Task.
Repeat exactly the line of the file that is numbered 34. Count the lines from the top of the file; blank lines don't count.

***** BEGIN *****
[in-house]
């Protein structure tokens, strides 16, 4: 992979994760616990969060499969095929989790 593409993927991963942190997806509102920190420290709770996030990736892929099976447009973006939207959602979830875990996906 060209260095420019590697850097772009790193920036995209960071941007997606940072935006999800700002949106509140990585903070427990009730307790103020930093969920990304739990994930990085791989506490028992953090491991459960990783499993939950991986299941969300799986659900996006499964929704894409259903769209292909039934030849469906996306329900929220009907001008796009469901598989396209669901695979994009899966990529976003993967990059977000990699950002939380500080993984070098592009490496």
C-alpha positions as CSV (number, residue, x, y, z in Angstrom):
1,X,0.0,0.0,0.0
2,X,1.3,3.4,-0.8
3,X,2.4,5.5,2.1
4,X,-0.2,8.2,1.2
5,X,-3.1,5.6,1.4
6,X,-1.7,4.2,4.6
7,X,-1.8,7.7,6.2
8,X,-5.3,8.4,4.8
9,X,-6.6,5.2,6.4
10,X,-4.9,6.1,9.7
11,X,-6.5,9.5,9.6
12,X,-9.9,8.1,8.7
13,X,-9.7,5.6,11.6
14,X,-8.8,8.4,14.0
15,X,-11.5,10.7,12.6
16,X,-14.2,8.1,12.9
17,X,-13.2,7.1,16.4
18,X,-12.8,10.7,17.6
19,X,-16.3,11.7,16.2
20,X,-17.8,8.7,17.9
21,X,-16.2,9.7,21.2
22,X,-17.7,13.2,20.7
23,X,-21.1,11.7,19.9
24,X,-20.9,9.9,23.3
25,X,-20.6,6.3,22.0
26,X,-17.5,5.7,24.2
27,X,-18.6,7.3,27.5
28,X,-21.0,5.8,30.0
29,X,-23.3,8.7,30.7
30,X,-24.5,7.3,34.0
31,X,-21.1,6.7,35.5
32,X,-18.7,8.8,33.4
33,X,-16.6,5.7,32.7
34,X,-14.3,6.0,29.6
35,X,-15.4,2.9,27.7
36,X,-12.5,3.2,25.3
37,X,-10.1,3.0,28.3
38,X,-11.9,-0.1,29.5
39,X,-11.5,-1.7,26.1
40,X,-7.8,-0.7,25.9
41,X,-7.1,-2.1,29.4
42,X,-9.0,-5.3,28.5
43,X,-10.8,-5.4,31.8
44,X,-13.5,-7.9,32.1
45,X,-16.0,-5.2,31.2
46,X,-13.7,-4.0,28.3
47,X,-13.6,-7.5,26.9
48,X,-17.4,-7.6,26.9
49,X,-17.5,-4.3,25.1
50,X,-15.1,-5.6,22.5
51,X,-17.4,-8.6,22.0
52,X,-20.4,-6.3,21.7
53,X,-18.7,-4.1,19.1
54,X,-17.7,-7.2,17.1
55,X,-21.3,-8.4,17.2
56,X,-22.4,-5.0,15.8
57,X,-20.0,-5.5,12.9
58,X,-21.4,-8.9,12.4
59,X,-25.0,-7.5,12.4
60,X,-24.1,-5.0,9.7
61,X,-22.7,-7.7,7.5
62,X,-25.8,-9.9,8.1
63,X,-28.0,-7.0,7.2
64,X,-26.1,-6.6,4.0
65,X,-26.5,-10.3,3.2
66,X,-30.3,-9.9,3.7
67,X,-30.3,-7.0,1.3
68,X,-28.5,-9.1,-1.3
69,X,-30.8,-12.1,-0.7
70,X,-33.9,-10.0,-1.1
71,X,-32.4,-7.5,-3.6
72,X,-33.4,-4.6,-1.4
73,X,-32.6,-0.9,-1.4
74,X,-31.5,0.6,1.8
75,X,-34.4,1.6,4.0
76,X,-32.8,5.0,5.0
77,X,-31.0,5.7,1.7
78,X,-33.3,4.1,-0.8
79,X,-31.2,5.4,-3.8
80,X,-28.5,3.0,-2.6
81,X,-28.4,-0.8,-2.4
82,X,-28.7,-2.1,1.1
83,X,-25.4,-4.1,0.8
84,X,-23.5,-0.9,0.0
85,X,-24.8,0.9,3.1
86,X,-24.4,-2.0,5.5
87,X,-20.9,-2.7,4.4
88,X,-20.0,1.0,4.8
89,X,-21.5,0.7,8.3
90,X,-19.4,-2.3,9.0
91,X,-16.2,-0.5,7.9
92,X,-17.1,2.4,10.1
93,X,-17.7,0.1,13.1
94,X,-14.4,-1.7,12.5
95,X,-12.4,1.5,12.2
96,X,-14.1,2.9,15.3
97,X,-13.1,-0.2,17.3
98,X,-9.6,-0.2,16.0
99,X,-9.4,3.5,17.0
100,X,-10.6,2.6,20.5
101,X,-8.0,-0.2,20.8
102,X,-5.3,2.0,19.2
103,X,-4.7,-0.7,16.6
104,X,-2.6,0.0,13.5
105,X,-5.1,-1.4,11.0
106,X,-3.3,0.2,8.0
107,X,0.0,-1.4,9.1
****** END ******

31,X,-21.1,6.7,35.5